Announcement: IPR is Under New Ownership

Greetings!  My name is Austin Cassidy and I am the new owner of Independent Political Report.

A few of you may remember me as the guy who founded a blog called Third Party Watch back in 2005 and who subsequently sold that site several years later. That sale, for a variety of complicated reasons, would eventually lead to the creation of IPR back in 2008.

For a time in the early days of this website I was a contributing writer, minority owner and briefly held the ceremonial title of Publisher. But IPR really got off the ground and grew year after year because of the tireless work of founder Jason Seagraves (aka G.E.) and the dozens of other writers and contributors who have come and gone over the nearly 13 years that we’ve been online.

Folks like Paul Frankel, Trent Hill, William Saturn, Kimberly Wilder, Ross Levin, Red Phillips, Andy Craig, Caryn Ann Harlos, David Doonan, Damon Eris, Darcy Richardson, Gregg Jocoy, Fred Church Ortiz, Tom Knapp, Warren Redlich and the many other writers and frequent commenters have made IPR into what it is today. Since launching in May of 2008 we have published nearly 20,000 posts which have attracted more than 300,000 comments and tens of millions of unique visits!

Independent Political Report has changed hands a few times over the years and most recently was part of the SpinJ Corporation, which is owned by Warren Redlich and his brother Steve. Warren, as most of you know, is an attorney, realtor, entrepreneur and former New York gubernatorial candidate. He has many irons in the fire and recently expressed an interest in finding a new owner for IPR. I jumped at the opportunity.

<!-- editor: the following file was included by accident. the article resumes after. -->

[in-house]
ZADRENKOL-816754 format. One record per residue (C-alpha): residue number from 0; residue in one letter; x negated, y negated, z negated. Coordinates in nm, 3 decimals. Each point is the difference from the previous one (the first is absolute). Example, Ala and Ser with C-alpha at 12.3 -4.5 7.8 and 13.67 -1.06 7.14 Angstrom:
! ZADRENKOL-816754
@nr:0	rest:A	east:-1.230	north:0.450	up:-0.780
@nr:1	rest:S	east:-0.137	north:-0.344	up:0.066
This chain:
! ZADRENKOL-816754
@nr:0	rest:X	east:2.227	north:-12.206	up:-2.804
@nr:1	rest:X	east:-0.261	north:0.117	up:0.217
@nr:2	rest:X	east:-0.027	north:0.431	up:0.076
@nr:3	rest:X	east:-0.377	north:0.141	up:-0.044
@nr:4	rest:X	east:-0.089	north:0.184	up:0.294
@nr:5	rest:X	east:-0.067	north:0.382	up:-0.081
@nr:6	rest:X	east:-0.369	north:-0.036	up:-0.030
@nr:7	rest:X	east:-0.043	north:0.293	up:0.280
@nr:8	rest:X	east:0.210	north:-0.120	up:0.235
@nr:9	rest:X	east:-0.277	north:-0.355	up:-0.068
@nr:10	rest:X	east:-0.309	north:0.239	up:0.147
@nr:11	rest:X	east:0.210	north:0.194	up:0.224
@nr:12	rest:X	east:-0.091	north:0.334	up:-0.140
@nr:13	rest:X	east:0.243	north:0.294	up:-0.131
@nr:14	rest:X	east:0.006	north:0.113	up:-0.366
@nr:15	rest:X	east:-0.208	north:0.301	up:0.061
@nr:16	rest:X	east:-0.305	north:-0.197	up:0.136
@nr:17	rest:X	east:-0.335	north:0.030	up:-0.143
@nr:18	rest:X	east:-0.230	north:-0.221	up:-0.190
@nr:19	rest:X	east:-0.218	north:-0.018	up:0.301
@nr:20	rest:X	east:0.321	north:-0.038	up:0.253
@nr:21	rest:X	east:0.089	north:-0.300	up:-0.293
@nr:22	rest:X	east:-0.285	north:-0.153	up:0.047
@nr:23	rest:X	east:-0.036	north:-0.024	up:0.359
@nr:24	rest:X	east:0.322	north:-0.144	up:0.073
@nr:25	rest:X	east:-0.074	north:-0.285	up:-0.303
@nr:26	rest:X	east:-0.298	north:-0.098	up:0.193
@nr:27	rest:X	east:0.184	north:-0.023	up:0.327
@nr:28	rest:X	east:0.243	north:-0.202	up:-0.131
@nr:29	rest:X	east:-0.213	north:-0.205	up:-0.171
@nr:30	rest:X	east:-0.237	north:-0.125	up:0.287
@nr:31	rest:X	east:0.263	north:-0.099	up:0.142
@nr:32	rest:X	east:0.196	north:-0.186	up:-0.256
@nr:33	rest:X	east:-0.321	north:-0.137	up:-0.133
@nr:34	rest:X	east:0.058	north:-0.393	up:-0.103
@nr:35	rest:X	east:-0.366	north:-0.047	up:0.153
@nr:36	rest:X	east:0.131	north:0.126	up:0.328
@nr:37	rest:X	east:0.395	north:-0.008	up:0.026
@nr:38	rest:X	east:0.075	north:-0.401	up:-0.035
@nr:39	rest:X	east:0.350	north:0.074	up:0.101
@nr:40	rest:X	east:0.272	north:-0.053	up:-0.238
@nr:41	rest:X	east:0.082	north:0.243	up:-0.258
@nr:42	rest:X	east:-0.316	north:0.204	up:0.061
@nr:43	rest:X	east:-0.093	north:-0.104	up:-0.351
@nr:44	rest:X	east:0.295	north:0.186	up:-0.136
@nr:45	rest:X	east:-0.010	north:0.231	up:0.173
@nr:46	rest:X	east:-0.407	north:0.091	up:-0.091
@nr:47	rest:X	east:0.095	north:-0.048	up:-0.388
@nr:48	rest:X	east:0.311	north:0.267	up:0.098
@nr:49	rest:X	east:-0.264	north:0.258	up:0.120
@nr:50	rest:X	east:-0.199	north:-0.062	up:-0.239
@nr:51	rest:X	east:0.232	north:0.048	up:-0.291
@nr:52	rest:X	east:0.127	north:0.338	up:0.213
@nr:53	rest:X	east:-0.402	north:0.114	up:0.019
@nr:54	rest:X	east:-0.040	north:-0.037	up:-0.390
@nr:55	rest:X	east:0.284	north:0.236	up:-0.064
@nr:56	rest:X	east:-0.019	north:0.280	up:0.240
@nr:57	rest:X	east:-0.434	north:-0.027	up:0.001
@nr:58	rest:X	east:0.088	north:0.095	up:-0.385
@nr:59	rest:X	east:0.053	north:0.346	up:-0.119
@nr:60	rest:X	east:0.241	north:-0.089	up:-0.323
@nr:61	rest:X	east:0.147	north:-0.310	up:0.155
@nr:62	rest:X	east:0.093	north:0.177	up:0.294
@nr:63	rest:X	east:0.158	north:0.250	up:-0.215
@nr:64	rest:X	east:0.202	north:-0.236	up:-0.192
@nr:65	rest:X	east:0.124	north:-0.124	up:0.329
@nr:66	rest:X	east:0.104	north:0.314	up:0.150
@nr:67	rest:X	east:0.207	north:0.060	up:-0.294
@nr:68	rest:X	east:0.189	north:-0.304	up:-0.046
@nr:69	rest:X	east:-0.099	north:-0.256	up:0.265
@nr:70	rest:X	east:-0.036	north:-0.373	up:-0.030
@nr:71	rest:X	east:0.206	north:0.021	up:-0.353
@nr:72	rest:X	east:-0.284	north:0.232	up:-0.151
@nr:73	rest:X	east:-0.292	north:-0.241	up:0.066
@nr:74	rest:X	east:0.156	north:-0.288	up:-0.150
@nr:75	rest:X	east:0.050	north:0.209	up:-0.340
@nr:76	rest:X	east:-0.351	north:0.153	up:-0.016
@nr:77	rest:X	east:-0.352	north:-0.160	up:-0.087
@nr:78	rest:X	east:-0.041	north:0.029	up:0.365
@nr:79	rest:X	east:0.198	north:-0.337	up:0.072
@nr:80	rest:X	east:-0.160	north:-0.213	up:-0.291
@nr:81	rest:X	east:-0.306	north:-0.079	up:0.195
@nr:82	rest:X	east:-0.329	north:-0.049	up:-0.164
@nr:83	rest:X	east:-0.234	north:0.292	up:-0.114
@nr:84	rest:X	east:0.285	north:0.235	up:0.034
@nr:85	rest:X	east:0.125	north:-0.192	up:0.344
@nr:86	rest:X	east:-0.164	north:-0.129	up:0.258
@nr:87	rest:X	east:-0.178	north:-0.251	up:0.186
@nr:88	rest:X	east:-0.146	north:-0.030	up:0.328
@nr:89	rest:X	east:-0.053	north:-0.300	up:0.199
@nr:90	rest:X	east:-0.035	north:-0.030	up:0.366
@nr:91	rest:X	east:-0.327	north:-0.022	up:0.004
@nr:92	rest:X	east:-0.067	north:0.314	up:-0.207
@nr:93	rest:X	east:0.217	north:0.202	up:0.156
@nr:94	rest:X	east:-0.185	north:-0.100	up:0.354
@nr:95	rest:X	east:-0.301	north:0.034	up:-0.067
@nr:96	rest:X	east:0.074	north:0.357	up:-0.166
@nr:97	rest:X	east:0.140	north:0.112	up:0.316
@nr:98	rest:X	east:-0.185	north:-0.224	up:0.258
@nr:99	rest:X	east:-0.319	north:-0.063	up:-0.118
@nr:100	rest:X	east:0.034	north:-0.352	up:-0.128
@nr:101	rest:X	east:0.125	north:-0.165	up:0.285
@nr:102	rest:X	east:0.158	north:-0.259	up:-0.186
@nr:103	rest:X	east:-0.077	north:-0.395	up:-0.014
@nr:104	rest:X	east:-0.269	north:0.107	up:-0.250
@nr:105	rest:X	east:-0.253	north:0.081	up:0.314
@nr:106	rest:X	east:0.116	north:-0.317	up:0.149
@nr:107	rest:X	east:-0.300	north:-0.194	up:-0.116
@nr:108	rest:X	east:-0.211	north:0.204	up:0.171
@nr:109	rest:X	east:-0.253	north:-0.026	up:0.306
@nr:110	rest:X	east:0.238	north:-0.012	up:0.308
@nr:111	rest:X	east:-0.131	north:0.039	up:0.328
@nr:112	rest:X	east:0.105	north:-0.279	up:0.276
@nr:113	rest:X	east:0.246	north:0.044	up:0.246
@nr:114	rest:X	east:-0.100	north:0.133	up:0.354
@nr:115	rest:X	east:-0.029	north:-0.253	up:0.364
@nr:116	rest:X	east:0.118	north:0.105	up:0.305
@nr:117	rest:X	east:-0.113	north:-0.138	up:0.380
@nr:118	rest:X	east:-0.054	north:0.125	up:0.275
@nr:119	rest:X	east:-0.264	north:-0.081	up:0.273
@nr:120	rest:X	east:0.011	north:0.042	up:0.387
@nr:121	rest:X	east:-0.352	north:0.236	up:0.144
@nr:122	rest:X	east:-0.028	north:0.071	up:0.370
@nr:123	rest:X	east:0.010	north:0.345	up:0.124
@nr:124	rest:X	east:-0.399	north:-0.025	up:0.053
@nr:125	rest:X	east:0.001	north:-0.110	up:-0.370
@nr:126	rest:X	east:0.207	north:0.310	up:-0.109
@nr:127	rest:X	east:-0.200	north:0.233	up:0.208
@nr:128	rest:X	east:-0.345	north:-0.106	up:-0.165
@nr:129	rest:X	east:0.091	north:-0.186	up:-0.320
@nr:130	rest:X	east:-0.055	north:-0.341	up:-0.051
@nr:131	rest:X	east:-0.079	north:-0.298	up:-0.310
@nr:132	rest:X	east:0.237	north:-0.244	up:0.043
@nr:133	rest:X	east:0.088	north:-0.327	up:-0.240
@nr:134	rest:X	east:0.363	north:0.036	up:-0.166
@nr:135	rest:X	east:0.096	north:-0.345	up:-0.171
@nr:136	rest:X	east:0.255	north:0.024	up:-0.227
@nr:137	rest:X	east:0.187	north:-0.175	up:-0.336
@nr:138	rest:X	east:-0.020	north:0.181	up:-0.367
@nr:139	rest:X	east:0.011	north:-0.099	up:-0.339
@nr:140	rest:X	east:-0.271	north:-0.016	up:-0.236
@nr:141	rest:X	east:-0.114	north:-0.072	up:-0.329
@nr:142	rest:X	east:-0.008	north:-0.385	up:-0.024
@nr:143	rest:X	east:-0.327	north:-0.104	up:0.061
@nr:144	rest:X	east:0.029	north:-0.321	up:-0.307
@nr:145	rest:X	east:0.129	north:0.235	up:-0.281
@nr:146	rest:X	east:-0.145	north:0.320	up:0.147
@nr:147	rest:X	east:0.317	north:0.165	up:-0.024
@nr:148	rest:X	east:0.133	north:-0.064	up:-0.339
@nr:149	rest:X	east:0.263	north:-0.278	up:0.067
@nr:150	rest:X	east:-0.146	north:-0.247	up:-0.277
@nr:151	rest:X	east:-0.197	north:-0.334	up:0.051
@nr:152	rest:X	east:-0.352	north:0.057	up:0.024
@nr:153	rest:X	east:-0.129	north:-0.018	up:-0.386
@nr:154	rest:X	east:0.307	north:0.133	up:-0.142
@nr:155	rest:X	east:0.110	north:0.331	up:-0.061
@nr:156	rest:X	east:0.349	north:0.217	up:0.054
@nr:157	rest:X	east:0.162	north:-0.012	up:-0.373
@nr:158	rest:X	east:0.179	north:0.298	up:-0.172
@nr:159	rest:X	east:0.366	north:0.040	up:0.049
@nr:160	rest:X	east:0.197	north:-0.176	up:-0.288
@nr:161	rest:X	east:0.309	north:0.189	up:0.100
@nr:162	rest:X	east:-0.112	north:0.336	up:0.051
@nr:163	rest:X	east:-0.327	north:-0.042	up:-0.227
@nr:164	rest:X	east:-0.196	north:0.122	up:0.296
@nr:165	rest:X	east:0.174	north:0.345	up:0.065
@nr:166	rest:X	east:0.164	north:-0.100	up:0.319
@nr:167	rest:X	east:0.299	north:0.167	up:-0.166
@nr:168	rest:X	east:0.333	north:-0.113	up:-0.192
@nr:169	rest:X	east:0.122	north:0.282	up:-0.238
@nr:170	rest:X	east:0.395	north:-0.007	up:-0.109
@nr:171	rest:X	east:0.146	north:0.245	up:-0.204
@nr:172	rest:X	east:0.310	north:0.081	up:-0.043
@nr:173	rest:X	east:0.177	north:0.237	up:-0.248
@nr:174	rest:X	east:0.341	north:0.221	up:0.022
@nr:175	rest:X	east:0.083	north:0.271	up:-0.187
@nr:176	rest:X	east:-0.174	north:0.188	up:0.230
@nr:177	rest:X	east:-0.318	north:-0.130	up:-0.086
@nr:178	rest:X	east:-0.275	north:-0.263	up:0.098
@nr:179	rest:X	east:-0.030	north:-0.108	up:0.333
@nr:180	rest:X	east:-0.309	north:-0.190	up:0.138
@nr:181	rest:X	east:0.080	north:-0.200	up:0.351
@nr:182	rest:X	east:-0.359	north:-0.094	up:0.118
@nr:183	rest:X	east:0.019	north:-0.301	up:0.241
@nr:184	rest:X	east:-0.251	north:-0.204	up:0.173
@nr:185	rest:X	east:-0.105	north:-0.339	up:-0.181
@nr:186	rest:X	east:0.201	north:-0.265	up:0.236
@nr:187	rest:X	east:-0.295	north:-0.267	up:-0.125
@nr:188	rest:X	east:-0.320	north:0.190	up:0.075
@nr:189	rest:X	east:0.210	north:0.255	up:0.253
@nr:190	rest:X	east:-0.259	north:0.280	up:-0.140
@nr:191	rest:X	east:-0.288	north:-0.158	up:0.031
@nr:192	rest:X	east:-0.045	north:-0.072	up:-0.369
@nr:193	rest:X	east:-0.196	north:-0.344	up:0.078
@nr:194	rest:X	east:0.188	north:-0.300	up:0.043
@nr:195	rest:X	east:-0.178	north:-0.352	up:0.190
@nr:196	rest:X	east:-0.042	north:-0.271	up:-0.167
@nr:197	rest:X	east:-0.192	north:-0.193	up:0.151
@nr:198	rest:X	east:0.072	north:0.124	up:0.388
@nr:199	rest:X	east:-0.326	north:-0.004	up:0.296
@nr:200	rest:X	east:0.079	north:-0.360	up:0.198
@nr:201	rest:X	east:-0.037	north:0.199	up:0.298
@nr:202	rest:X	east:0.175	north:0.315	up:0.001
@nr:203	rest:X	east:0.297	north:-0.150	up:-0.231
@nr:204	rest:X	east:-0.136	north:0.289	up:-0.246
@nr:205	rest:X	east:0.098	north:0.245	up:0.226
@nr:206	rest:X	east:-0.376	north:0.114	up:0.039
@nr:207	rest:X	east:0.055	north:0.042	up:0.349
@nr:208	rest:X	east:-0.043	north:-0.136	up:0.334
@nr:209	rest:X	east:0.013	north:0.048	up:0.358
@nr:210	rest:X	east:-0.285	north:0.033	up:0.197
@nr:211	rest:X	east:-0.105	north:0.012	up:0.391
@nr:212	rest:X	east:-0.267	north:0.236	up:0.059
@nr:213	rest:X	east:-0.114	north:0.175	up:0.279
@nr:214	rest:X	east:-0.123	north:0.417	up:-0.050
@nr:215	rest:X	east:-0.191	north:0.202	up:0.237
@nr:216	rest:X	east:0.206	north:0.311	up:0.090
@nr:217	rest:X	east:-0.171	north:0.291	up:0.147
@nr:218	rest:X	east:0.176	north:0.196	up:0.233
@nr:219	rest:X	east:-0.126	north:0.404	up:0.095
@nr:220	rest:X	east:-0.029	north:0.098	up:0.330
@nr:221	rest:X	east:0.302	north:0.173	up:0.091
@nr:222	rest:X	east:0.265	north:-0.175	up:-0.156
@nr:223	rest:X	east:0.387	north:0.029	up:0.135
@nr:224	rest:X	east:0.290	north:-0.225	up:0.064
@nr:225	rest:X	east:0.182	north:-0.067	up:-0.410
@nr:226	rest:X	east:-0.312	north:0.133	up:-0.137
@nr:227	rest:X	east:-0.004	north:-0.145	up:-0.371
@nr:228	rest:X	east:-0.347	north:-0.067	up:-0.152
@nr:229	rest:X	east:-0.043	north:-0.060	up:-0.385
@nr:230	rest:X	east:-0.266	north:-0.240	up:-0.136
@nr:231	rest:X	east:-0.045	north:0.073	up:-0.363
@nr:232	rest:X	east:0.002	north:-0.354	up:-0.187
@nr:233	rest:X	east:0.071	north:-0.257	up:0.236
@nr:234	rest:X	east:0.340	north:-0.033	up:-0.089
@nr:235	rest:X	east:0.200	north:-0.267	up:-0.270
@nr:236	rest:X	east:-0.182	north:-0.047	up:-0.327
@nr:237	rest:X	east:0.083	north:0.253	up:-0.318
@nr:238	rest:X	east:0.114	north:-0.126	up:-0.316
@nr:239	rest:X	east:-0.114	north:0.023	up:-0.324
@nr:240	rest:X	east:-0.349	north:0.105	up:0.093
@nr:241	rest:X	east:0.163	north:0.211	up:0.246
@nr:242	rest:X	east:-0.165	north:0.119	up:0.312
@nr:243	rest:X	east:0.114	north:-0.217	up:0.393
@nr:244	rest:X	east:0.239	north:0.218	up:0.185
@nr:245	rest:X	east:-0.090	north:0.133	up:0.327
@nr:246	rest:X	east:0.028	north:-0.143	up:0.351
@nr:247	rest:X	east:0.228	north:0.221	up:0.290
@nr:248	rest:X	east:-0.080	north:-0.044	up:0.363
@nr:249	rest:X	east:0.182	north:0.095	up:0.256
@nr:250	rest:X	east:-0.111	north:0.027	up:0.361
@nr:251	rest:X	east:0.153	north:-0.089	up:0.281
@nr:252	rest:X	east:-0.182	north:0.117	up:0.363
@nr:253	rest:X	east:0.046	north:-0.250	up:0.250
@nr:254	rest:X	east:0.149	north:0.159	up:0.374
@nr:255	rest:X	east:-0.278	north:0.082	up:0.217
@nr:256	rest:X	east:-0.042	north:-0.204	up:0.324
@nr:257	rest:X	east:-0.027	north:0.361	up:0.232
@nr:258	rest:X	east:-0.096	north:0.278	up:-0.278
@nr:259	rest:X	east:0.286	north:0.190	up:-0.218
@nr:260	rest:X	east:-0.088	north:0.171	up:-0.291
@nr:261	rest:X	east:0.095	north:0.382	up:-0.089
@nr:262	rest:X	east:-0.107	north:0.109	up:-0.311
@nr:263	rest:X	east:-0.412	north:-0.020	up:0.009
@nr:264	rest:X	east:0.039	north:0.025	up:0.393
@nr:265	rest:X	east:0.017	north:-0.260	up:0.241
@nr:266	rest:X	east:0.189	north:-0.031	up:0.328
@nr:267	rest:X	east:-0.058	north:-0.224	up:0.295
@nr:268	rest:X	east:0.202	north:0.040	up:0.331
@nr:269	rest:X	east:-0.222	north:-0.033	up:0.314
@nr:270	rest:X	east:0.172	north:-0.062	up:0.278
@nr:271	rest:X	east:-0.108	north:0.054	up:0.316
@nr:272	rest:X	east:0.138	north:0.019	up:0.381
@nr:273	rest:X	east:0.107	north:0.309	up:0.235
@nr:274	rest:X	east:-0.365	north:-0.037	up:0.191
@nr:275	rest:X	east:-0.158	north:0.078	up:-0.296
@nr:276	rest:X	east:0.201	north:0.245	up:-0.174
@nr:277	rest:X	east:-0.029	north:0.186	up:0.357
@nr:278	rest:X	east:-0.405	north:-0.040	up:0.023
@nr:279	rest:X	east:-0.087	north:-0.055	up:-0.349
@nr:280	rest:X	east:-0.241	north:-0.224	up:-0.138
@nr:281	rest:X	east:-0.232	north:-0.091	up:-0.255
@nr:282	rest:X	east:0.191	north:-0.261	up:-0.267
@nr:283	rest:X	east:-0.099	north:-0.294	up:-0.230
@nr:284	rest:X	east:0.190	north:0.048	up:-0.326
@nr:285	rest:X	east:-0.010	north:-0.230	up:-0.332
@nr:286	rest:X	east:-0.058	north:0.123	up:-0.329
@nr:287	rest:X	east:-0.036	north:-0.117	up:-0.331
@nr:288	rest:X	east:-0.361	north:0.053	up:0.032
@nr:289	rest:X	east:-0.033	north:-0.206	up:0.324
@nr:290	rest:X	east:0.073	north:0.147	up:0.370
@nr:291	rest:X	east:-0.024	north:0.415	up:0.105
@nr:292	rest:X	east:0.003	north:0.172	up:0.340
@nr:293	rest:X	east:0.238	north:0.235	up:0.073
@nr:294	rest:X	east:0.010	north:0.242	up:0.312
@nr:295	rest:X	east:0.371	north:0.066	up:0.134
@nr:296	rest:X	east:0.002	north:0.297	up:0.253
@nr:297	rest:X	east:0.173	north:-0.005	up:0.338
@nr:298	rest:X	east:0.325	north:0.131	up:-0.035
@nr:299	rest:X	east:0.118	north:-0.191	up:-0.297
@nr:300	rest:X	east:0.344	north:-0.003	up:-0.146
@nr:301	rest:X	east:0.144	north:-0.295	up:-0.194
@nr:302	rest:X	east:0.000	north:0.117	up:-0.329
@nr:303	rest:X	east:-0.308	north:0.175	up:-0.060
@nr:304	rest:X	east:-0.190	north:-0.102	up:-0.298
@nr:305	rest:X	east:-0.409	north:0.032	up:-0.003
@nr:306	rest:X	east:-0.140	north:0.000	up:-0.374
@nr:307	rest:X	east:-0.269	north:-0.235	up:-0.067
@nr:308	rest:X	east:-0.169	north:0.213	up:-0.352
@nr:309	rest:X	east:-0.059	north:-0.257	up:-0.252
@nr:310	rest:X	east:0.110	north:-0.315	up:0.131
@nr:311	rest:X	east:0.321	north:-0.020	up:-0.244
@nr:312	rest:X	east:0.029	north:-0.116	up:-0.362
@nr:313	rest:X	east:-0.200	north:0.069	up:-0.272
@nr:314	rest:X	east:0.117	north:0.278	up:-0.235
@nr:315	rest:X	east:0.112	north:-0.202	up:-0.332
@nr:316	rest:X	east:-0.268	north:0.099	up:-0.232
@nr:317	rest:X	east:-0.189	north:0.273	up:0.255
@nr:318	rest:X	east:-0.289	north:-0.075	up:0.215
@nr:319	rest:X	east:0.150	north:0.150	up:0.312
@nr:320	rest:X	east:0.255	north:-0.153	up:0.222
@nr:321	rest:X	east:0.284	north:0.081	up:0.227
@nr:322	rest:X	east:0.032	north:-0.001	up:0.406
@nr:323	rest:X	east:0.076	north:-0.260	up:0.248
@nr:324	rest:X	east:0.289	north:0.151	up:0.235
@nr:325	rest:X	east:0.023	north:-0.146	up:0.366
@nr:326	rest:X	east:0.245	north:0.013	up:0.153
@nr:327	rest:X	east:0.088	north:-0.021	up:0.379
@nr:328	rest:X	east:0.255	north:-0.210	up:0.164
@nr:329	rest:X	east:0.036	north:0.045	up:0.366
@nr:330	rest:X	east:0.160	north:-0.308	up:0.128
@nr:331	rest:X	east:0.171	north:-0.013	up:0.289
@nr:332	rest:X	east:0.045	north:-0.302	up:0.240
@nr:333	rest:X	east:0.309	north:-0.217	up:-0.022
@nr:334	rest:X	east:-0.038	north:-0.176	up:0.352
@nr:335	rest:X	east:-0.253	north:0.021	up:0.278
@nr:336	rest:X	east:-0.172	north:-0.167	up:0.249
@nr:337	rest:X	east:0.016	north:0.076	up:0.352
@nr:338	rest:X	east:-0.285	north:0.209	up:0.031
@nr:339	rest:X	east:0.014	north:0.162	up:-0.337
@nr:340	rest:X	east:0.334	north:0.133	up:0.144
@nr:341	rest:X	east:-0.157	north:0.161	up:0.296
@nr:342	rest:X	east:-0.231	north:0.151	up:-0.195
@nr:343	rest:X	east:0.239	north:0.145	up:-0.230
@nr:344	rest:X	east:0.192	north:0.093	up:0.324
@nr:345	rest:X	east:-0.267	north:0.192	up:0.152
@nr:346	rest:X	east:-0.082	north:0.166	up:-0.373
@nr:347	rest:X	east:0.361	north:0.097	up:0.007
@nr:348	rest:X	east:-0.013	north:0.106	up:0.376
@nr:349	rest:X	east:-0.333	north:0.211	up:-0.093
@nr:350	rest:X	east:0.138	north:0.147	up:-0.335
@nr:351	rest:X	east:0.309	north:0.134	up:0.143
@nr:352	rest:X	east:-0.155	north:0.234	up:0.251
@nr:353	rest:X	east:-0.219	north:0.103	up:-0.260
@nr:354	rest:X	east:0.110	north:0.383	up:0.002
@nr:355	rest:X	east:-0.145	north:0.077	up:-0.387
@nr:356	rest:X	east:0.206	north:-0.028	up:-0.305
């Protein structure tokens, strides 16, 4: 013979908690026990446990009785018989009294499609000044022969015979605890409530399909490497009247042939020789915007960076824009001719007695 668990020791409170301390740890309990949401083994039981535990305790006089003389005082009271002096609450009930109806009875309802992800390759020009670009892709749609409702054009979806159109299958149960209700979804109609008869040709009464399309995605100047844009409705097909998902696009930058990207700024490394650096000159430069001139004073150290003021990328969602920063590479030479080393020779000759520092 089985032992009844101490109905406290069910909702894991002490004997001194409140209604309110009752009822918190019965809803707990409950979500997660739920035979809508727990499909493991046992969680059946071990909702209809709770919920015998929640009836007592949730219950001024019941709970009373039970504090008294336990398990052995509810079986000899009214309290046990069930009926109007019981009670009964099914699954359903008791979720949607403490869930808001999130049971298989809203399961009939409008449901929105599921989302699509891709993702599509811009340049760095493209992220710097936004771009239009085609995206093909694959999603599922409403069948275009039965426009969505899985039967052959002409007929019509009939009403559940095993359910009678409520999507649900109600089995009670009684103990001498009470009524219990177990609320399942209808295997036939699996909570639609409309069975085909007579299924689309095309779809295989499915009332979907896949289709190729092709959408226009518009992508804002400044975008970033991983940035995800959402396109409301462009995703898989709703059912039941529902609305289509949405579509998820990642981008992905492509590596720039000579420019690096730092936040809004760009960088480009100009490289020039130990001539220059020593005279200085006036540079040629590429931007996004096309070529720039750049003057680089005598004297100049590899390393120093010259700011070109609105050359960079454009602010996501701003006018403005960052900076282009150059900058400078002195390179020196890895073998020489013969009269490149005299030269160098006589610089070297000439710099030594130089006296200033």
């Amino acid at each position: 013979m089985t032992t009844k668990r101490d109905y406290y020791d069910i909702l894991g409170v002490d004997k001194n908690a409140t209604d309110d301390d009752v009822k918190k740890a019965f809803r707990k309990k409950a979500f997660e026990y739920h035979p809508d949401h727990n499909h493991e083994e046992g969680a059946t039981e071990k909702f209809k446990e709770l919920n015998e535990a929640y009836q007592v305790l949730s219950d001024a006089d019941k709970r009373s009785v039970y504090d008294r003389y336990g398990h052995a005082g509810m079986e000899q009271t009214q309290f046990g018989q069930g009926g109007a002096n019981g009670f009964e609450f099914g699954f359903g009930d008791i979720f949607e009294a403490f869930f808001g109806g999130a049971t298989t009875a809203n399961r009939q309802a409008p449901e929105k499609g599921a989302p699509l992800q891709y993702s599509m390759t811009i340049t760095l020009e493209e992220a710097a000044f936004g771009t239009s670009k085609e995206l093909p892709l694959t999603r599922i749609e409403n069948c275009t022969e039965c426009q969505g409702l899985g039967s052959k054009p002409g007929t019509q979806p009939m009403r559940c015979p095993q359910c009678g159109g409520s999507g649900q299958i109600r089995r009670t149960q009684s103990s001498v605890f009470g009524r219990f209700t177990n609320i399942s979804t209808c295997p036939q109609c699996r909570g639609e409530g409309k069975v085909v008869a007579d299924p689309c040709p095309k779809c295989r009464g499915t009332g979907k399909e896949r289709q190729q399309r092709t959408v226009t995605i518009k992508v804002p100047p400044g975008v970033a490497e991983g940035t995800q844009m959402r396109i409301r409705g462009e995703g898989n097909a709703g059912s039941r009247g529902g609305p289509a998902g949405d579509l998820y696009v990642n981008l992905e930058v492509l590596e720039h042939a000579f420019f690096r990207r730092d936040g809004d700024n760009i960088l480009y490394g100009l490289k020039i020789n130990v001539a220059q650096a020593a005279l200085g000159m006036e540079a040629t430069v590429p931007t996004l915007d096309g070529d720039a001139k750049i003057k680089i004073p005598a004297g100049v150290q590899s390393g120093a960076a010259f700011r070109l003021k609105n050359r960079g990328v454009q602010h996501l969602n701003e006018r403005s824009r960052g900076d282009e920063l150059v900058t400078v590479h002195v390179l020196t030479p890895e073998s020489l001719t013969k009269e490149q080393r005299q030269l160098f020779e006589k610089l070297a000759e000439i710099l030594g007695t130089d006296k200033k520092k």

I’ll be making another post in the next couple of days with some more details, so please stay tuned!

19 thoughts on “Announcement: IPR is Under New Ownership

  1. Thomas L Knapp

    Austin,

    No need to ban Milnes on my account. I don’t read his comments and won’t be engaging with him under any circumstances. If whatever he’s ranting about is bad for the site, of course, that’s your call.

    Personally, I suggest implementing a modern commenting system such as Disqus, which allows users to mute each other. Nobody sees anything he or she doesn’t want to see, and then there’s little need for intervention.

  2. SocraticGadfly

    Austin, as someone who is listed under “reader blogs,” how does one become a contributor? Like Fernando, I bat “left,” but have a somewhat different perspective on some Green Party issues than him. Given Rhode Island, what’s in the process of happening to Alaska, and whether or not this is a deliberate set of dominoes focused on the Georgia GP next, there’s things to write.

  3. Austin Cassidy Post author

    Thanks to you all for the well wishes!

    Tom — It’s not just you. I think Robert doesn’t like this site or most of the main contributors very much and it sounds like he would be happier spending his energy elsewhere. Probably best for everyone.

    EDIT: Great idea about Disqus, I’ll look into that for the redesign. Thanks!

  4. Austin Cassidy Post author

    SocraticGadfly —

    Check your email, you should (hopefully) be getting a username and password to get started. If not, drop me an email at afcassidy – at- gmail and I will walk you through it.

  5. Fernando Mercado

    I will do the same by emailing u Austin. I have been tryin 2 do this for a couple days now lol.

    And SocraticGadfly, we should probably get together and find out what the differences in the GP stuff, their may be more agreement as the story develops

  6. Shawn Levasseur